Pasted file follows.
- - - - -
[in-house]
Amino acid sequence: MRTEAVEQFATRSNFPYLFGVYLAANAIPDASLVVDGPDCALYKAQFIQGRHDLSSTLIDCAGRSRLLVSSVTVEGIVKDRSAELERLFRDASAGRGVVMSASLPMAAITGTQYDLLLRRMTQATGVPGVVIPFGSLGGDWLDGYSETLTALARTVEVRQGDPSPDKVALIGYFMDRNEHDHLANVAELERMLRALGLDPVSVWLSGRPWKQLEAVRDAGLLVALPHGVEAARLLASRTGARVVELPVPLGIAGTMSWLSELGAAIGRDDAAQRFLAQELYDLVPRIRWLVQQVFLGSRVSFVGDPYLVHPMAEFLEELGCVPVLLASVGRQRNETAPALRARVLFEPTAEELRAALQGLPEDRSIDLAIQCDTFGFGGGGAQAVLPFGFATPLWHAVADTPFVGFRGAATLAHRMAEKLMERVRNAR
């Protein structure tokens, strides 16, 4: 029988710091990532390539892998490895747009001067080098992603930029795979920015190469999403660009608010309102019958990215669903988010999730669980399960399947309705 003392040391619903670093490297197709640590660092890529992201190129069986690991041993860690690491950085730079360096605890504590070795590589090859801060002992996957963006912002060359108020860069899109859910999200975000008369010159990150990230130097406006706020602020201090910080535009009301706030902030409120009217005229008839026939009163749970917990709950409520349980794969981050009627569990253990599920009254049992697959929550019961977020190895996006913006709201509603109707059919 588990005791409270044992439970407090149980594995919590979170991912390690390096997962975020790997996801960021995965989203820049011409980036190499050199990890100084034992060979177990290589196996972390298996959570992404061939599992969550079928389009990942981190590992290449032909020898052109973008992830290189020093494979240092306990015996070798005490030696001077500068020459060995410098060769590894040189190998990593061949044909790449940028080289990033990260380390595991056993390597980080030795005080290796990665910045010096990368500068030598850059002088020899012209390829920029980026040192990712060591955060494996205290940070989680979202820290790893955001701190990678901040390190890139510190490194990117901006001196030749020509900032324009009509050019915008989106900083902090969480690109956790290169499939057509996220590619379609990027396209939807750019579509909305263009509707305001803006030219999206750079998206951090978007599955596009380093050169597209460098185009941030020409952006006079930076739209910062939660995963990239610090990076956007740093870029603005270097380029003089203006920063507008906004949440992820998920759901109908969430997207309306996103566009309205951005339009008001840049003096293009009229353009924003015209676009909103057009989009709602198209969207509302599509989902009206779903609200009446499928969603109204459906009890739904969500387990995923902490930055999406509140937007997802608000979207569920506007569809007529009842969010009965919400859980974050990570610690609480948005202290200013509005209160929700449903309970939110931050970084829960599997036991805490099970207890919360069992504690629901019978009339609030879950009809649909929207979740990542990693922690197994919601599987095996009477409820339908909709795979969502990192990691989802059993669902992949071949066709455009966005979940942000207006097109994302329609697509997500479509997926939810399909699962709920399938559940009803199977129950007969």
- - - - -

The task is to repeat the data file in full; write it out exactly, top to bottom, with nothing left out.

[in-house]
Amino acid sequence: MRTEAVEQFATRSNFPYLFGVYLAANAIPDASLVVDGPDCALYKAQFIQGRHDLSSTLIDCAGRSRLLVSSVTVEGIVKDRSAELERLFRDASAGRGVVMSASLPMAAITGTQYDLLLRRMTQATGVPGVVIPFGSLGGDWLDGYSETLTALARTVEVRQGDPSPDKVALIGYFMDRNEHDHLANVAELERMLRALGLDPVSVWLSGRPWKQLEAVRDAGLLVALPHGVEAARLLASRTGARVVELPVPLGIAGTMSWLSELGAAIGRDDAAQRFLAQELYDLVPRIRWLVQQVFLGSRVSFVGDPYLVHPMAEFLEELGCVPVLLASVGRQRNETAPALRARVLFEPTAEELRAALQGLPEDRSIDLAIQCDTFGFGGGGAQAVLPFGFATPLWHAVADTPFVGFRGAATLAHRMAEKLMERVRNAR
């Protein structure tokens, strides 16, 4: 029988710091990532390539892998490895747009001067080098992603930029795979920015190469999403660009608010309102019958990215669903988010999730669980399960399947309705 003392040391619903670093490297197709640590660092890529992201190129069986690991041993860690690491950085730079360096605890504590070795590589090859801060002992996957963006912002060359108020860069899109859910999200975000008369010159990150990230130097406006706020602020201090910080535009009301706030902030409120009217005229008839026939009163749970917990709950409520349980794969981050009627569990253990599920009254049992697959929550019961977020190895996006913006709201509603109707059919 588990005791409270044992439970407090149980594995919590979170991912390690390096997962975020790997996801960021995965989203820049011409980036190499050199990890100084034992060979177990290589196996972390298996959570992404061939599992969550079928389009990942981190590992290449032909020898052109973008992830290189020093494979240092306990015996070798005490030696001077500068020459060995410098060769590894040189190998990593061949044909790449940028080289990033990260380390595991056993390597980080030795005080290796990665910045010096990368500068030598850059002088020899012209390829920029980026040192990712060591955060494996205290940070989680979202820290790893955001701190990678901040390190890139510190490194990117901006001196030749020509900032324009009509050019915008989106900083902090969480690109956790290169499939057509996220590619379609990027396209939807750019579509909305263009509707305001803006030219999206750079998206951090978007599955596009380093050169597209460098185009941030020409952006006079930076739209910062939660995963990239610090990076956007740093870029603005270097380029003089203006920063507008906004949440992820998920759901109908969430997207309306996103566009309205951005339009008001840049003096293009009229353009924003015209676009909103057009989009709602198209969207509302599509989902009206779903609200009446499928969603109204459906009890739904969500387990995923902490930055999406509140937007997802608000979207569920506007569809007529009842969010009965919400859980974050990570610690609480948005202290200013509005209160929700449903309970939110931050970084829960599997036991805490099970207890919360069992504690629901019978009339609030879950009809649909929207979740990542990693922690197994919601599987095996009477409820339908909709795979969502990192990691989802059993669902992949071949066709455009966005979940942000207006097109994302329609697509997500479509997926939810399909699962709920399938559940009803199977129950007969």